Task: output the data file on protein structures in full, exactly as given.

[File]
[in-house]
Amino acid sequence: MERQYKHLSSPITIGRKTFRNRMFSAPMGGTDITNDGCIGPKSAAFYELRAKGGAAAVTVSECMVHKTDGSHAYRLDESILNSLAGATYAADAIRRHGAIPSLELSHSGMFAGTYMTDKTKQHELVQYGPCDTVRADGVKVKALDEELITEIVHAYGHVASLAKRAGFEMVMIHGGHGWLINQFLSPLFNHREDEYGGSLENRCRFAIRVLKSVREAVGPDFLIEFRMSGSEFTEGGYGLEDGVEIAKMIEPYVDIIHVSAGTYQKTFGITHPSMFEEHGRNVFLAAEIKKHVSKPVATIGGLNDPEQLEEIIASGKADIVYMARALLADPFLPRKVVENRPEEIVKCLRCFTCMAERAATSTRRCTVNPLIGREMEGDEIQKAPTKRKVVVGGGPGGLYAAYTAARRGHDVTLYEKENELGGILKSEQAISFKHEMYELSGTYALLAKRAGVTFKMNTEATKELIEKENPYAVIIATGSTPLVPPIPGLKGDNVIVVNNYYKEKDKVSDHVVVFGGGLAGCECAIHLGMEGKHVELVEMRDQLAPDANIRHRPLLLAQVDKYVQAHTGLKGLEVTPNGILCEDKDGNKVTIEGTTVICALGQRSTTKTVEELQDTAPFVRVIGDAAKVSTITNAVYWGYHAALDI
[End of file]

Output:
[in-house]
Amino acid sequence: MERQYKHLSSPITIGRKTFRNRMFSAPMGGTDITNDGCIGPKSAAFYELRAKGGAAAVTVSECMVHKTDGSHAYRLDESILNSLAGATYAADAIRRHGAIPSLELSHSGMFAGTYMTDKTKQHELVQYGPCDTVRADGVKVKALDEELITEIVHAYGHVASLAKRAGFEMVMIHGGHGWLINQFLSPLFNHREDEYGGSLENRCRFAIRVLKSVREAVGPDFLIEFRMSGSEFTEGGYGLEDGVEIAKMIEPYVDIIHVSAGTYQKTFGITHPSMFEEHGRNVFLAAEIKKHVSKPVATIGGLNDPEQLEEIIASGKADIVYMARALLADPFLPRKVVENRPEEIVKCLRCFTCMAERAATSTRRCTVNPLIGREMEGDEIQKAPTKRKVVVGGGPGGLYAAYTAARRGHDVTLYEKENELGGILKSEQAISFKHEMYELSGTYALLAKRAGVTFKMNTEATKELIEKENPYAVIIATGSTPLVPPIPGLKGDNVIVVNNYYKEKDKVSDHVVVFGGGLAGCECAIHLGMEGKHVELVEMRDQLAPDANIRHRPLLLAQVDKYVQAHTGLKGLEVTPNGILCEDKDGNKVTIEGTTVICALGQRSTTKTVEELQDTAPFVRVIGDAAKVSTITNAVYWGYHAALDI